A journey of searching and renewal

By | February 16, 2014

Today, I embarked upon a magical journey, a journey of discovery, a journey of oneness with the environment. In a word, a journey of recycling.

For several years, I’ve been accumulating junk of various sorts on a shelf under my workbench with the intention of eventually figuring out how to dispose of it in an environmentally sound way. Today, I decided to throw it all into boxes and try to get rid of it.

Here’s what I started my journey with. First, some electronics:


From the top left: a UPS (lead-acid battery removed) we had replaced with a higher capacity one, a Coby brand portable radio my son managed to destroy shortly after he was given it (a reflection not of my son’s ability to destroy things but rather of the poor quality of the radio), a portable spotlight with a depleted lead-acid battery sealed into its base, a non-working digital camera that’s too old to be worth fixing, two non-working walkie-talkies (I left them sitting for two long with batteries in them, and the batteries leaked and destroyed the electronics; d’oh!), two malfunctioning hard drives, a non-working MOBI brand “Tykelight” (again, poor quality led to a premature death), a burned-out USB cable (Yes, Virginia, you can actually destroy a USB cable by using it to charge a device that draws more power than it’s rated for), a non-working Apple keyboard, and three wall warts, one for the Tykelight and two for who knows what.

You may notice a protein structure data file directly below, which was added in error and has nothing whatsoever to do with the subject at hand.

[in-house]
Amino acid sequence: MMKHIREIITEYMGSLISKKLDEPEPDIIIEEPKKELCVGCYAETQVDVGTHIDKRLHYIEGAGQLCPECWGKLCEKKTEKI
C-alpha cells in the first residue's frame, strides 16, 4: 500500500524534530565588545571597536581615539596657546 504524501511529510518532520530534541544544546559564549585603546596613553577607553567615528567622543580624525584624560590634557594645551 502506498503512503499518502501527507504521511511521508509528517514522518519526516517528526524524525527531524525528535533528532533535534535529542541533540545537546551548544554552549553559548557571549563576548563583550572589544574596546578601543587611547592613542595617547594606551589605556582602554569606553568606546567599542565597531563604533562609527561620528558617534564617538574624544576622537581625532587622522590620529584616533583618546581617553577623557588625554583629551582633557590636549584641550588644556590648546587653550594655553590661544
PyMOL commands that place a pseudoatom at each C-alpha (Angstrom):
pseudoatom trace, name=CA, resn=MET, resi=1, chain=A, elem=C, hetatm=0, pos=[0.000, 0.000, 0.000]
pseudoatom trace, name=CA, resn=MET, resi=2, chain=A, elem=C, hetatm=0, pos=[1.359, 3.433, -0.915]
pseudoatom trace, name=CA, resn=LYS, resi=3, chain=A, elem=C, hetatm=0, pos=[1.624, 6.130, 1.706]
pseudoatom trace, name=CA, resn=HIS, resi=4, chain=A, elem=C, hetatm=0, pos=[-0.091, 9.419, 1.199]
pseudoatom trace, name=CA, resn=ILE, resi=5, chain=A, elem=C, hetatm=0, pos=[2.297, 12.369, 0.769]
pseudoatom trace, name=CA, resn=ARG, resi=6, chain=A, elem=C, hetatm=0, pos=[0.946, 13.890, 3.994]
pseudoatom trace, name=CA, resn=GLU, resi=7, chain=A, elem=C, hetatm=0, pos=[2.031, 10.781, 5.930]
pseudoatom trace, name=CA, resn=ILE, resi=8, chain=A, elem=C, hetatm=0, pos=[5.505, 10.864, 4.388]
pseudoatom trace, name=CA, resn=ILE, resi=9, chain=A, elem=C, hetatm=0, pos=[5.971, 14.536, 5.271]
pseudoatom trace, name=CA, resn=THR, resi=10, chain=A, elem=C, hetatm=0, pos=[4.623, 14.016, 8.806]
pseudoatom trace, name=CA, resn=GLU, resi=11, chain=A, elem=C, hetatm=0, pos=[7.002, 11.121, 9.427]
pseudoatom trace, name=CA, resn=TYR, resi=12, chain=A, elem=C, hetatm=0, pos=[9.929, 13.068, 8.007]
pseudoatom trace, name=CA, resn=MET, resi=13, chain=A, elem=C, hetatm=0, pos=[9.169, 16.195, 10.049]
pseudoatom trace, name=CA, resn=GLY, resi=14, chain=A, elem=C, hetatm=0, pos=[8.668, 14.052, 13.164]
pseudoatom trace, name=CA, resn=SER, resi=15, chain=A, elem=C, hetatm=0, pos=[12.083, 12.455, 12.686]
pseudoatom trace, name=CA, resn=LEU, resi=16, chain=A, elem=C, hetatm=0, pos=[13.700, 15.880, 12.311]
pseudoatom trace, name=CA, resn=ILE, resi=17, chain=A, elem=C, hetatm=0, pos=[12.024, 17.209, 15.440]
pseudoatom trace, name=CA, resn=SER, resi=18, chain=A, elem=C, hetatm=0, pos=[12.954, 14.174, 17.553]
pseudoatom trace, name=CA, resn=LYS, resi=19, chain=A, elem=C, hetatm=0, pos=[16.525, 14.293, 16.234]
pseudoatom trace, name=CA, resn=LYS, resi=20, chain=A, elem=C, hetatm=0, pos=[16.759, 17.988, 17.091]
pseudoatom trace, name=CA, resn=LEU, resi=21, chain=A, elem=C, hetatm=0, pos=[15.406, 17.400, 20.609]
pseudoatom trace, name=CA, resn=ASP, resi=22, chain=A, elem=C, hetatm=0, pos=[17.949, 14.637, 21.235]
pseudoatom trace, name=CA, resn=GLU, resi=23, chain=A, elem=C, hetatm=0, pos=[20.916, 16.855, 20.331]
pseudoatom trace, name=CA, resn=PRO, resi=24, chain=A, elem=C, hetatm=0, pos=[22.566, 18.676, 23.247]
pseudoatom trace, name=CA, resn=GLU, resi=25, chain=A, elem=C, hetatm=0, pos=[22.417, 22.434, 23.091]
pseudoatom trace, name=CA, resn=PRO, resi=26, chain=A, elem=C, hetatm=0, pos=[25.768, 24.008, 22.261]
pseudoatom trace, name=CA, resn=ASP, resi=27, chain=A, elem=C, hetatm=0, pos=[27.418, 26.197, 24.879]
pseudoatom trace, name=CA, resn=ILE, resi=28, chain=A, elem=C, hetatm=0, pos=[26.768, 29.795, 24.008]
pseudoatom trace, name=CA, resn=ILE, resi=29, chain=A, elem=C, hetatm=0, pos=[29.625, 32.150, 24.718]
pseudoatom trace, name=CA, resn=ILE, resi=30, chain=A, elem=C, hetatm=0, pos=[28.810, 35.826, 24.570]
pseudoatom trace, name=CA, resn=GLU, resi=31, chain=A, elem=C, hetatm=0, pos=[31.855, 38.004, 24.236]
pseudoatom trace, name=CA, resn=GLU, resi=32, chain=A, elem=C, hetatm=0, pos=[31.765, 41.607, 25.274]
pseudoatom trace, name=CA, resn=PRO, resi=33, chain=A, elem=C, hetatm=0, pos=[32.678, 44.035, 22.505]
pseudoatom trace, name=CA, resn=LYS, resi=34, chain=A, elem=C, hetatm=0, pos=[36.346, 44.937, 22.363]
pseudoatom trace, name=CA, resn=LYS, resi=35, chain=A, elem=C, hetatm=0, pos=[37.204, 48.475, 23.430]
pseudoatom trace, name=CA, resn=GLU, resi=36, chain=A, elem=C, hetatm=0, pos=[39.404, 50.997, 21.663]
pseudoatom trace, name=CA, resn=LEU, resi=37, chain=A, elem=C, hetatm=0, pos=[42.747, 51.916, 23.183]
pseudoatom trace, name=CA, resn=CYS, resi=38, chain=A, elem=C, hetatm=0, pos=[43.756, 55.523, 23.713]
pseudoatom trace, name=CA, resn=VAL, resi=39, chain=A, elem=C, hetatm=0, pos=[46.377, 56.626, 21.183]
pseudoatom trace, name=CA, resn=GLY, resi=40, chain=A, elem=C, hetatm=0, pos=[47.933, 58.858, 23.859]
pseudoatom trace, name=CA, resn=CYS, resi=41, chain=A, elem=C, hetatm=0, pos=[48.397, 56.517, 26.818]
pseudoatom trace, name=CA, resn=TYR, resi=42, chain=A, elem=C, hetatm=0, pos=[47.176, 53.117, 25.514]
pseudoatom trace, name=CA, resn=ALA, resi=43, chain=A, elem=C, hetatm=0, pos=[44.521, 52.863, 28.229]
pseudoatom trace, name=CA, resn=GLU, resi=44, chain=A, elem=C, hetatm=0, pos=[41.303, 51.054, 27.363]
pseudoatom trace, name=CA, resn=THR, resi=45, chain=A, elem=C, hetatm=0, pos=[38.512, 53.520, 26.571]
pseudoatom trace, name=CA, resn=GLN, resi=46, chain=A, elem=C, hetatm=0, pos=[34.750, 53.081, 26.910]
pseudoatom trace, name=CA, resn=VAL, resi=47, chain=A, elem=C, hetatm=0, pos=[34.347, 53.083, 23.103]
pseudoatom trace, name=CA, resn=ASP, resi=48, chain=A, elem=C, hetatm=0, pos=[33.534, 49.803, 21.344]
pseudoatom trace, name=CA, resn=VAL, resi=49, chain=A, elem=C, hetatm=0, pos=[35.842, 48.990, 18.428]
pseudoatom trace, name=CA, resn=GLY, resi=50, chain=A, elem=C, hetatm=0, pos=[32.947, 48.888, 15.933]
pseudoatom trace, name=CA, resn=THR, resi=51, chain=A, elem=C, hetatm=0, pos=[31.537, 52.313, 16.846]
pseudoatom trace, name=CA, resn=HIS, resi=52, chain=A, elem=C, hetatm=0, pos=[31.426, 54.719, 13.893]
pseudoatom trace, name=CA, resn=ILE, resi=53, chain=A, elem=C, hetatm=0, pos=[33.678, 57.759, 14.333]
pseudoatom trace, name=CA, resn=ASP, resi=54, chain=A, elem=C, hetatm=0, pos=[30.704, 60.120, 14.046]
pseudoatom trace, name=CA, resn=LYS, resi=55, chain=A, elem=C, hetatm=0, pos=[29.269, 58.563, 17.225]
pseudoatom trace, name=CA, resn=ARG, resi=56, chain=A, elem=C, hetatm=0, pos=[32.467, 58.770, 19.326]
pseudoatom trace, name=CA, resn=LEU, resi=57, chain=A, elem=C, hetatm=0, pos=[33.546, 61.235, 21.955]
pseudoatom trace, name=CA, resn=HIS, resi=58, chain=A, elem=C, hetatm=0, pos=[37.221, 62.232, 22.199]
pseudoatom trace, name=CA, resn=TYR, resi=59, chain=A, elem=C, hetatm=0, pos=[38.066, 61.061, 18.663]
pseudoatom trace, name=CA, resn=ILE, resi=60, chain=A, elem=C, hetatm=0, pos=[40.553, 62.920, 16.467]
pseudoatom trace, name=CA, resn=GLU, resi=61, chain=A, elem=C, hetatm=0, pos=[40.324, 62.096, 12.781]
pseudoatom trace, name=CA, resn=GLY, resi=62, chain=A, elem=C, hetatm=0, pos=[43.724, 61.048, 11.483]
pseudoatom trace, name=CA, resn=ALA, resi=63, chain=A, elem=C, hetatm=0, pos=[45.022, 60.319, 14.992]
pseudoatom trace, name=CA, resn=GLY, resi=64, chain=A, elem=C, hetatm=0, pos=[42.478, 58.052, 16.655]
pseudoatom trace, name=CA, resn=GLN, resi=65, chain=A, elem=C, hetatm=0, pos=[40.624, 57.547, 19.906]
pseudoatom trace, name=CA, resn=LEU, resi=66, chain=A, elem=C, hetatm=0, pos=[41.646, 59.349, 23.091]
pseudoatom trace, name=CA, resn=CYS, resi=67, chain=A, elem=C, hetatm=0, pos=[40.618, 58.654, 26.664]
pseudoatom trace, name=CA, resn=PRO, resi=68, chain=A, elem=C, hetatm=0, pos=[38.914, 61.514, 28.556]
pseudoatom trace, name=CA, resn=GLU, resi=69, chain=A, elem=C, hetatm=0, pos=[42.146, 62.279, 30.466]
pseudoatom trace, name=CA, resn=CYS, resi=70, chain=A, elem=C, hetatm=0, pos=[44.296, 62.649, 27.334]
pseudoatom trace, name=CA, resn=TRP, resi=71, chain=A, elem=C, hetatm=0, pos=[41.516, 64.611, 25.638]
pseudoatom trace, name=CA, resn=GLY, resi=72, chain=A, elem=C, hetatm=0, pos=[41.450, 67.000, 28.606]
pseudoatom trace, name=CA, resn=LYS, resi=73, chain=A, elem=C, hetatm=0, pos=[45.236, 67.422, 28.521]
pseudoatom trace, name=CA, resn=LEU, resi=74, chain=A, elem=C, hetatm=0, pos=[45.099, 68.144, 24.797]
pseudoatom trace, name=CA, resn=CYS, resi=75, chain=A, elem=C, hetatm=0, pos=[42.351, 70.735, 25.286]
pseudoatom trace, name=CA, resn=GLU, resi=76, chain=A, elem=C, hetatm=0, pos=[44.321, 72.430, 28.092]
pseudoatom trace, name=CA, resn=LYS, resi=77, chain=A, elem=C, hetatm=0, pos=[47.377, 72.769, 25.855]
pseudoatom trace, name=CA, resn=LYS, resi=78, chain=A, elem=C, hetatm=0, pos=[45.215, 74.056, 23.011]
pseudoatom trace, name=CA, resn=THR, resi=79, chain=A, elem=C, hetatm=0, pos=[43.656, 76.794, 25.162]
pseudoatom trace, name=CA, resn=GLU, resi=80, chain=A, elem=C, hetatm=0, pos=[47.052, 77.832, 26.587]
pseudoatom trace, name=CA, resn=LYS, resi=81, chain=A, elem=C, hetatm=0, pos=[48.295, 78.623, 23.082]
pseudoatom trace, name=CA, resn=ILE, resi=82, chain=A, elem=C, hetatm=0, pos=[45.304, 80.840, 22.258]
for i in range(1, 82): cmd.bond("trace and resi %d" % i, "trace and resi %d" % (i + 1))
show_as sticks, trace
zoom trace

Next, the batteries. There were lithium:






rechargeable (NiMH, NiCd):


lead acid (these, plus the one in the base of the spotlight shown above):


and, finally, “buttons” / watch batteries:


Note that the negative terminals of all the batteries with exposed terminals except the buttons were taped over to prevent short-circuits and fires while transporting them to be recycled.

Finally, after the electronics and batteries came the hazardous waste: a box of CFL bulbs (not one of which lasted for as long as the manufacturer claimed it would; have I mentioned how much I hate CFL bulbs?), including several broken ones safely ensconced in plastic (broken CFL bulbs leak toxic mercury!):


and two broken mercury thermometers:


My plan was to first visit Best Buy, which was rumored to recycle many of these items for free, then to visit the Home Depot across the street with any remaining items. My suspicion was that when all was said and done, I was going to end up stuck with the non-rechargeable batteries and mercury thermometers. The batteries, because they’re not hazardous waste and therefore most cities and towns (including Boston, MA, where I live) tell residents to simply throw them in the trash, even though they can be recycled to recover and reuse some of the materials in them; and the thermometers because they’re classic hazardous waste and it seemed unlikely that anyone would take them.

And so, I loaded everything into boxes in the trunk of my car: